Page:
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The Beethoven Frieze, the famous mural by Gustav Klimt, is located in the Vienna Secession.
© Belvedere Wien (als Leihgabe in der Wiener Secession)
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First he shocked the Viennese, then he enchanted them: Gustav Klimt. As the son of a talented but poor gold engraver, he not only revolutionized artistic techniques, but also broke taboos of desire and eroticism with passionate fervor. As a contemporary of Sigmund Freud and Gustav Mahler, Gustav Klimt experienced the ascendancy of the Austrian capital city. As a fascinating rebel for the freedom of art and sexuality, Gustav Klimt gave Vienna a substantial number of precious artworks.
His talent was spotted early on, with Gustav Klimt, supported by a scholarship, entering Vienna's arts and crafts school at the tender age of 14. Gustav Klimt announced the new century, the age of the modern, with a fanfare: When, as an already highly regarded artist, he was commissioned to design the ceilings of the University of Vienna in 1894, the cheeky designs he submitted caused a scandal that reverberated for miles around.
Yet the time was ripe for the indomitable genius of Gustav Klimt: in 1897, he was appointed the first President of the Vienna Secession, a programmatic spin-off from the conservatism of the Vienna Künstlerhaus. Although he felt pressured to decline the commission of the Education Ministry for the ceiling frescos of the University, Gustav Klimt remained true to his preference for presenting tantalizingly naked women's bodies. Many of his paintings are a thoroughly undisguised homage to emancipated, joyous femininity. Embedded in the unique ornamentation of the Art Nouveau period, Klimt paid homage to the world of Viennese women in his portraits.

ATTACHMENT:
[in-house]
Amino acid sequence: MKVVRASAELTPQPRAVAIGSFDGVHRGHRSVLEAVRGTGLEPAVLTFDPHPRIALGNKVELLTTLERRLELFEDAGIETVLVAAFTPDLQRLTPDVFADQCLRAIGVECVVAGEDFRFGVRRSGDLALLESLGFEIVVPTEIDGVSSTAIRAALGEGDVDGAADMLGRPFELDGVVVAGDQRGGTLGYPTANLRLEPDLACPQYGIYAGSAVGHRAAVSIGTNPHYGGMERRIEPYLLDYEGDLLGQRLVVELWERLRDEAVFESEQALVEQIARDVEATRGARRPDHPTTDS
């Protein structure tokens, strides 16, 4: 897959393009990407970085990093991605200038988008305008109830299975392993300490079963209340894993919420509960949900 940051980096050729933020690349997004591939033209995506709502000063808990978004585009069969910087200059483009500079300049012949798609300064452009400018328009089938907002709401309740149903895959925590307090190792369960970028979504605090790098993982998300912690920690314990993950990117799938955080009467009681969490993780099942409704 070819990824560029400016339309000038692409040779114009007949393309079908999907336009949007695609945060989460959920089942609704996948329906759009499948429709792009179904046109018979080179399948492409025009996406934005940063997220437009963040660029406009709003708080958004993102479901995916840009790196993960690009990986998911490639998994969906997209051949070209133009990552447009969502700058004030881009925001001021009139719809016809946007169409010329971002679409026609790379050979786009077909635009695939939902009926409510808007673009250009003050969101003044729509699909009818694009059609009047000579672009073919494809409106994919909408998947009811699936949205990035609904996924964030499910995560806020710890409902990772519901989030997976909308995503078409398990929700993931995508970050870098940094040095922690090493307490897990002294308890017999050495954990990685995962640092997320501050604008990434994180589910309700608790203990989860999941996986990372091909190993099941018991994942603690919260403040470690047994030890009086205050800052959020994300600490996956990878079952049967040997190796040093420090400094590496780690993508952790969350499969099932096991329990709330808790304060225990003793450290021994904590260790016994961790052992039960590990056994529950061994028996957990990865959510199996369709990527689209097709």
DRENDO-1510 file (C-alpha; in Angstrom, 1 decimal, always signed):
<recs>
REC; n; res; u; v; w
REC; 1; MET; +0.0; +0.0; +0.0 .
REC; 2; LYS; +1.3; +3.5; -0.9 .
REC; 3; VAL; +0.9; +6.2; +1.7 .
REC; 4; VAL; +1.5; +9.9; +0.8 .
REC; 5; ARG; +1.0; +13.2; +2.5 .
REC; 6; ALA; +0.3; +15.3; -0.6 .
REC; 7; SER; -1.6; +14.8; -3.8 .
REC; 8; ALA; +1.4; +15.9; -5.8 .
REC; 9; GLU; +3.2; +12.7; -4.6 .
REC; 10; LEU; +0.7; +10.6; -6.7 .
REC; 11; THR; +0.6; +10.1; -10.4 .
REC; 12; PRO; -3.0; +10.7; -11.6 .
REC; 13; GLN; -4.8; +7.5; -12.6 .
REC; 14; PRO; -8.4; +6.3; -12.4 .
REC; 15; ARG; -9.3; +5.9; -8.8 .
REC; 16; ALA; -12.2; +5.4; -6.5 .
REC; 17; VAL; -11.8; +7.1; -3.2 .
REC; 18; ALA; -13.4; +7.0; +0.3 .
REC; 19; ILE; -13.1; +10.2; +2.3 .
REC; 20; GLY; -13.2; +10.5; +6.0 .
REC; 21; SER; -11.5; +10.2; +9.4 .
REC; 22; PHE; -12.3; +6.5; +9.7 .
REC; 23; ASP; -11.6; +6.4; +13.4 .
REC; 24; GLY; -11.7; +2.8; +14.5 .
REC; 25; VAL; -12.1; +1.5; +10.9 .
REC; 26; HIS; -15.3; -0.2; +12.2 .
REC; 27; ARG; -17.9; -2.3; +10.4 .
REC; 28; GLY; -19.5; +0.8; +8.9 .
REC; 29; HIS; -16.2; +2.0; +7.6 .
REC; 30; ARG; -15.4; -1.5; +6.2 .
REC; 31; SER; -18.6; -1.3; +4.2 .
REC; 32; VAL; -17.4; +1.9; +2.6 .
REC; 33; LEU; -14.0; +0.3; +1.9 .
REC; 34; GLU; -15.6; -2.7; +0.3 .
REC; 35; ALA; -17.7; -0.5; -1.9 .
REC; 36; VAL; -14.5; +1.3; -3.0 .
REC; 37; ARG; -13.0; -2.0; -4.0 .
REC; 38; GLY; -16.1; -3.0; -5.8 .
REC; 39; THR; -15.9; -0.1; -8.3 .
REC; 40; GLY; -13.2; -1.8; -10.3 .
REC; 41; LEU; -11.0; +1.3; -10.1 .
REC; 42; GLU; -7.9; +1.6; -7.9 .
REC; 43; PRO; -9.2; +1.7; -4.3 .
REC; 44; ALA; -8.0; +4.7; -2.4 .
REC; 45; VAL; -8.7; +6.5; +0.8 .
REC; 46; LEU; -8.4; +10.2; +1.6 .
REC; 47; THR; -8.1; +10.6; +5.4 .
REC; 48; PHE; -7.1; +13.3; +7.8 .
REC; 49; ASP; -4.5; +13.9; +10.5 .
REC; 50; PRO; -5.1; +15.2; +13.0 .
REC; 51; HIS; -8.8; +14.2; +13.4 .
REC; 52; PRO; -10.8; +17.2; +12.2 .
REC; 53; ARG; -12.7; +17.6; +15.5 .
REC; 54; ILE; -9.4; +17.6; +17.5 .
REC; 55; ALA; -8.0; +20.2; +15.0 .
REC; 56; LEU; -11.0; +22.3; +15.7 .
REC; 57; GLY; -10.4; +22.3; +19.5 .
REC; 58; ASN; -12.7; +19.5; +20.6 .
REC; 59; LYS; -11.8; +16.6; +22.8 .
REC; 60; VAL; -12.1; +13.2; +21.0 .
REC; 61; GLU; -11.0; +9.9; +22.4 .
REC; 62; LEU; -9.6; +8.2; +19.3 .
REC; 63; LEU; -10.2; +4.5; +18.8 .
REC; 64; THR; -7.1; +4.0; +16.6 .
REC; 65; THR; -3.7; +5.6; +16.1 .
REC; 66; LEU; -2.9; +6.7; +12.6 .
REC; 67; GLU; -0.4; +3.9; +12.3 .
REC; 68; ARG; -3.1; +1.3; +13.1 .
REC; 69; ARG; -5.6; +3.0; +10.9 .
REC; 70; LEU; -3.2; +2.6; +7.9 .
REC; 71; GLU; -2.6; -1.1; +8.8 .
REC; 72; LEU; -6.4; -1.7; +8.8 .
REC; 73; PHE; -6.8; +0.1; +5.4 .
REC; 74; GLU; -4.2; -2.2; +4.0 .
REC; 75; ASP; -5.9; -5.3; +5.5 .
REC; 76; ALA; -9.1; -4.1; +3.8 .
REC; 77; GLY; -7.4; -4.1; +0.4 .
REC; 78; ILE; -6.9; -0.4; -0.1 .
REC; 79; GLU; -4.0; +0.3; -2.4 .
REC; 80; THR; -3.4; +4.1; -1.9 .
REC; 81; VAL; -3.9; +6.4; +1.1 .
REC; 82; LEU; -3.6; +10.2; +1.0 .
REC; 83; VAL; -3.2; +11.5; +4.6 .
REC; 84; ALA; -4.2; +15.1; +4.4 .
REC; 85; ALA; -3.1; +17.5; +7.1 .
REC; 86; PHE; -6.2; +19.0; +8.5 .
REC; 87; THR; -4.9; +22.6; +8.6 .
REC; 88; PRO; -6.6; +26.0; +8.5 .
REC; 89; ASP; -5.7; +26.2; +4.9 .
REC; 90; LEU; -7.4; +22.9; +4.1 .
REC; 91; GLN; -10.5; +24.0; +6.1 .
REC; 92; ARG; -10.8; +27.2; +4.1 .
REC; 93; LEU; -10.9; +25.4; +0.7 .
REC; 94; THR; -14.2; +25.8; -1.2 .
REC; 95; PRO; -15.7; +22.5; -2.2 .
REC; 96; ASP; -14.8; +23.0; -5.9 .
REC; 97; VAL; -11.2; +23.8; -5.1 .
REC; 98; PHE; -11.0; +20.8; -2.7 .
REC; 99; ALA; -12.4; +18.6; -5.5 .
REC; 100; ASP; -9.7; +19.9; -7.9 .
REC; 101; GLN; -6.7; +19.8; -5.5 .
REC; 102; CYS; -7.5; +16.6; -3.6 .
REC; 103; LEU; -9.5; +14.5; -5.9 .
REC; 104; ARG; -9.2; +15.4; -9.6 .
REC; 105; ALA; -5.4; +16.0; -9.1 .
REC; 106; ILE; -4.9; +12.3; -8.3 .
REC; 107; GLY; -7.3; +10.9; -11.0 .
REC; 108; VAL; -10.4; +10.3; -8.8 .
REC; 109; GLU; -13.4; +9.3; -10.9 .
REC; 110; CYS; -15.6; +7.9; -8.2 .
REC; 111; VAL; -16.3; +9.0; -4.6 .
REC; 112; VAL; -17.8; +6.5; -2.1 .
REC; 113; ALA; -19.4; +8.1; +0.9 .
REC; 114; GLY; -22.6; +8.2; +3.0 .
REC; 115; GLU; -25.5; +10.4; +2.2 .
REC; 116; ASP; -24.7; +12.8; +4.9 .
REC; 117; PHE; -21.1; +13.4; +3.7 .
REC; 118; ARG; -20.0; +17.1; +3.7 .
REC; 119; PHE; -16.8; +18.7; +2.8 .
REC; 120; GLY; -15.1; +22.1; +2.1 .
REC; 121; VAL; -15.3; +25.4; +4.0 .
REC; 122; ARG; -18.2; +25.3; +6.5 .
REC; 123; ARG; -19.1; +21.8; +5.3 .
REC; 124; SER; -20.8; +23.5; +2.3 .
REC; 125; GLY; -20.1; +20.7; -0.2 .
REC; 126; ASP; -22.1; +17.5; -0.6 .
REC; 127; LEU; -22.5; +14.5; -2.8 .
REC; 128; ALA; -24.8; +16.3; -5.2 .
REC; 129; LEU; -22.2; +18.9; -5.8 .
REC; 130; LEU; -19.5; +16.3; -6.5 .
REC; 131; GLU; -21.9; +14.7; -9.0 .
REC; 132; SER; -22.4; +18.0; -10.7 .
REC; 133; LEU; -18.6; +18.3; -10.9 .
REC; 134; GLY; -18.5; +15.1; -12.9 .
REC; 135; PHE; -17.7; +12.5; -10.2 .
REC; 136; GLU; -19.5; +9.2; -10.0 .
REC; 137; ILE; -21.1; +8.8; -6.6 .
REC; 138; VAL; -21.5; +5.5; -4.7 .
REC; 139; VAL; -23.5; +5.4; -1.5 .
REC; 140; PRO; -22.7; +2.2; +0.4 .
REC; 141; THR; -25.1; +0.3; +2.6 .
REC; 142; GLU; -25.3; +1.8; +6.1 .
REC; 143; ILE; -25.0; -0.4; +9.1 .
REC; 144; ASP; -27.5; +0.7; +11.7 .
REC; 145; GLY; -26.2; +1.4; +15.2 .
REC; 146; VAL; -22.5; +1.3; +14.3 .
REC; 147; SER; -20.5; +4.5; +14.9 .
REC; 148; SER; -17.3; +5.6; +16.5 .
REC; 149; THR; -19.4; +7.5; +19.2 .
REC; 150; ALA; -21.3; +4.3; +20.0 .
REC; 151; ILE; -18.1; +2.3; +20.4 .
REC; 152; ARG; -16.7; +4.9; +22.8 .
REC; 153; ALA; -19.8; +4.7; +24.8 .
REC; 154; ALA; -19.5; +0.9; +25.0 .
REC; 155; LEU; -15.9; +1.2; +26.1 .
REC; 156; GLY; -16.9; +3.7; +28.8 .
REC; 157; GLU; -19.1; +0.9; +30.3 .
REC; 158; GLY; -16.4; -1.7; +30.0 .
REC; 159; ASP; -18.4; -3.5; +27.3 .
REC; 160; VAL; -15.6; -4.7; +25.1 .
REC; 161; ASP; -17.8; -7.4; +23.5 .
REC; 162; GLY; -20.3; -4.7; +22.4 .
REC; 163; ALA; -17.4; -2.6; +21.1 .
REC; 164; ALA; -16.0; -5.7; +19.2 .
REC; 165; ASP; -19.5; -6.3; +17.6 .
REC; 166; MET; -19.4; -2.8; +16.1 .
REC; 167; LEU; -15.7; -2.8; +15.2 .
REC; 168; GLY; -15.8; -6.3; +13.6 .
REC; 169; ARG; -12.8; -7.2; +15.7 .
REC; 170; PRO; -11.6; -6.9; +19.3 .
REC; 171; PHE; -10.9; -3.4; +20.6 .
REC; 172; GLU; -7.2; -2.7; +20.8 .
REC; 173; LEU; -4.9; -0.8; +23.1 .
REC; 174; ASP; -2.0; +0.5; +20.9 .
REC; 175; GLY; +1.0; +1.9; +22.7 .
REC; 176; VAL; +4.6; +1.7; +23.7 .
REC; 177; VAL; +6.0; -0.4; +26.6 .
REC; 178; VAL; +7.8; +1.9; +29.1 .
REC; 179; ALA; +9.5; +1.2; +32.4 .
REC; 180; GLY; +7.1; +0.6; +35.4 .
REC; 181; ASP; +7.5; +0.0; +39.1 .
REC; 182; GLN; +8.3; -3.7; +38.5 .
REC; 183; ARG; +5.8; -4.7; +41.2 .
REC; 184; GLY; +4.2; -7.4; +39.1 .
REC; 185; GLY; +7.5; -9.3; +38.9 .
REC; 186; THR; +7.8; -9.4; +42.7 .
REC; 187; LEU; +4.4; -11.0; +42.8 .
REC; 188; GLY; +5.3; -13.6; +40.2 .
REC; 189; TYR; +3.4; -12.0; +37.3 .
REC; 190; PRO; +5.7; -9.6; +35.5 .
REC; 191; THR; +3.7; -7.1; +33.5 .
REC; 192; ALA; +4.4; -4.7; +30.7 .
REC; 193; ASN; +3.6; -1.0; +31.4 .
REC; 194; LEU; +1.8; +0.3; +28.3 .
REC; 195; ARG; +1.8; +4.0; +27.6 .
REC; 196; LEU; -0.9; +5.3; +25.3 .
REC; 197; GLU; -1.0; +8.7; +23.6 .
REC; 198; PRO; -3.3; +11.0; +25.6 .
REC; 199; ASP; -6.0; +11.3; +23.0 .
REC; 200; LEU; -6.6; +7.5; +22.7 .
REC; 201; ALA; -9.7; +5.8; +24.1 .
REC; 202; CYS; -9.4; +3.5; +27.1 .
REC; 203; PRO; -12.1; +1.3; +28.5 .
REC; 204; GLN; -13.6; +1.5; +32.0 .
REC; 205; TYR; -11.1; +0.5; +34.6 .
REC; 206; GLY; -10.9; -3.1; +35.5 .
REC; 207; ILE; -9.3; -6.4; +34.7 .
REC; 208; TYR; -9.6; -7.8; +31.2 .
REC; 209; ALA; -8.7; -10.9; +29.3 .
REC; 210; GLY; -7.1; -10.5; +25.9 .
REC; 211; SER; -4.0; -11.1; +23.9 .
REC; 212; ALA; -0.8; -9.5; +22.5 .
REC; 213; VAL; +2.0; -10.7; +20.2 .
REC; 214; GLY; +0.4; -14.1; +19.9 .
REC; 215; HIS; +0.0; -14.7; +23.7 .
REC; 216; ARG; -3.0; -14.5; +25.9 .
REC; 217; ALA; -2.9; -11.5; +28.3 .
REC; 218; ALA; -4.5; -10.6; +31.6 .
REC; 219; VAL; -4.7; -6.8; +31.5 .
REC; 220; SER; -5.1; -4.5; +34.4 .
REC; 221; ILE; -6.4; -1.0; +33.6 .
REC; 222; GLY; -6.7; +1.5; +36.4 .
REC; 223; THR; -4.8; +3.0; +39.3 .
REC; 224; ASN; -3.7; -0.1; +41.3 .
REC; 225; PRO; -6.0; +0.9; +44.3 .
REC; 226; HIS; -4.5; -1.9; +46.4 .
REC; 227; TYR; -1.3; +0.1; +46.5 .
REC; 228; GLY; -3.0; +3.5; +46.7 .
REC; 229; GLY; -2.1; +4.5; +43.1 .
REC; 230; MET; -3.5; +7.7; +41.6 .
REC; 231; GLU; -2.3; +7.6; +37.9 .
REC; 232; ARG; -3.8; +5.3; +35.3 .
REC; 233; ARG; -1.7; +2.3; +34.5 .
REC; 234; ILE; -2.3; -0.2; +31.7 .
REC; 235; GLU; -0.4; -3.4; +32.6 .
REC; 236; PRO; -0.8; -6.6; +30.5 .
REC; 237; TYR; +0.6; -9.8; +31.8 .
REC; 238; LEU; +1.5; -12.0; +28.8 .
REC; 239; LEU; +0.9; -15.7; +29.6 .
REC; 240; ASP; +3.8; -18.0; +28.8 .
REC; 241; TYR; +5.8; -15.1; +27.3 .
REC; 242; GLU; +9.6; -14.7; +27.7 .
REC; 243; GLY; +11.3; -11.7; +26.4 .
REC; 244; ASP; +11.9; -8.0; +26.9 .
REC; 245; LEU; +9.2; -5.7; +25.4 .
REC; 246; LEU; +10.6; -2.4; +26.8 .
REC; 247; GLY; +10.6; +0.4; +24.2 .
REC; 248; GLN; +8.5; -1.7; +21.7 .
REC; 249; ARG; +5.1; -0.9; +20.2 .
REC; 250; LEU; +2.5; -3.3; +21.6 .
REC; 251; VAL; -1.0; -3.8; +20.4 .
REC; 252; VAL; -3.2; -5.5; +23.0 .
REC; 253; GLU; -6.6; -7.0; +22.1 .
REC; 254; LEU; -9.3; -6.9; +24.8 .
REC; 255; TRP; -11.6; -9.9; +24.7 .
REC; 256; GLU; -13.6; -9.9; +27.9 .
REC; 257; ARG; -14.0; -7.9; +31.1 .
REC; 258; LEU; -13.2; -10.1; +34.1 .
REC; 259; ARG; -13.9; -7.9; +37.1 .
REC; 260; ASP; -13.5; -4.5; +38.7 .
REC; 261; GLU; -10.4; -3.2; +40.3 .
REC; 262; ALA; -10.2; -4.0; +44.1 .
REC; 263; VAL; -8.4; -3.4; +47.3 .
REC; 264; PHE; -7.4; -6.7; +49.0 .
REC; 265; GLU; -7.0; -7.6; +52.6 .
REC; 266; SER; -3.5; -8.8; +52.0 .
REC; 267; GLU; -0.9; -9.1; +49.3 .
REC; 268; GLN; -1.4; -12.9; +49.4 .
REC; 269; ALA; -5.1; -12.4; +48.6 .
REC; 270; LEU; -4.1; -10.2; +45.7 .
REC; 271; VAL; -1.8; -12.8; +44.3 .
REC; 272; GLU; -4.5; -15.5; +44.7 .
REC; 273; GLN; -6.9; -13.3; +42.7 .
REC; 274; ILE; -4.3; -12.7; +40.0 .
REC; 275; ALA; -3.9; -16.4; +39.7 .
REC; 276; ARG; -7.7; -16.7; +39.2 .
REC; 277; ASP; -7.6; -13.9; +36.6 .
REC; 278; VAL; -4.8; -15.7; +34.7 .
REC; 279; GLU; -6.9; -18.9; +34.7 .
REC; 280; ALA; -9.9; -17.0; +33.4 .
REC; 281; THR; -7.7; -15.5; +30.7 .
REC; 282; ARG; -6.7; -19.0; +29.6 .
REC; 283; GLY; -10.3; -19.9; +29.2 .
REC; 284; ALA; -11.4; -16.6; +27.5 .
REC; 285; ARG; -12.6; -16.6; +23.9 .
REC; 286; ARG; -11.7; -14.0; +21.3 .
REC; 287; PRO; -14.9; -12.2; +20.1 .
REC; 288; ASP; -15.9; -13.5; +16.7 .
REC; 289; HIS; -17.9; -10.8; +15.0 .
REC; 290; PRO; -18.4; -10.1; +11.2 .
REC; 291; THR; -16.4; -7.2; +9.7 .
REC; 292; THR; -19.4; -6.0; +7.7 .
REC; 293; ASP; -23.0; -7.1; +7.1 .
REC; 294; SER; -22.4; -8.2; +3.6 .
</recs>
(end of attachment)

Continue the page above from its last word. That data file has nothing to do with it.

Starting from Vienna, Klimt's triumphal march took its course through the worldwide art establishment. His paintings were shown and sold across Europe; even in New York they achieved record prices. In particular, his "Golden Period", which brought forth wildly luxurious paintings of enormous material value, has inscribed itself on the global art mind. Perhaps Klimt's most famous painting "The Kiss" (1907/08) is considered a symbol of modern love: at once audacious and extravagant. It can be admired in the Upper Belvedere in Vienna to this day, while numerous replicas have been created elsewhere.
In the final years of his life, Gustav Klimt was increasingly preoccupied with a typical Viennese topic of the time: the combination of sex and death. In the climate of the capital city, in which Sigmund Freud approached the topic from the perspective of psychoanalysis, arose Klimt's painting "Death and Love", which took first prize at the International Art Exhibition in Rome in 1911. Gustav Klimt himself died in 1918 from a stroke, just at the moment when an epoch was in decline. Otto Wagner, Kolo Moser and Egon Schiele died the same year. The Danube monarch lay in ruins. The Viennese buried Klimt in a memorial grave at Hitzinger Cemetery - and are celebrating their unforgotten genius in 2012 with a sense of euphoria.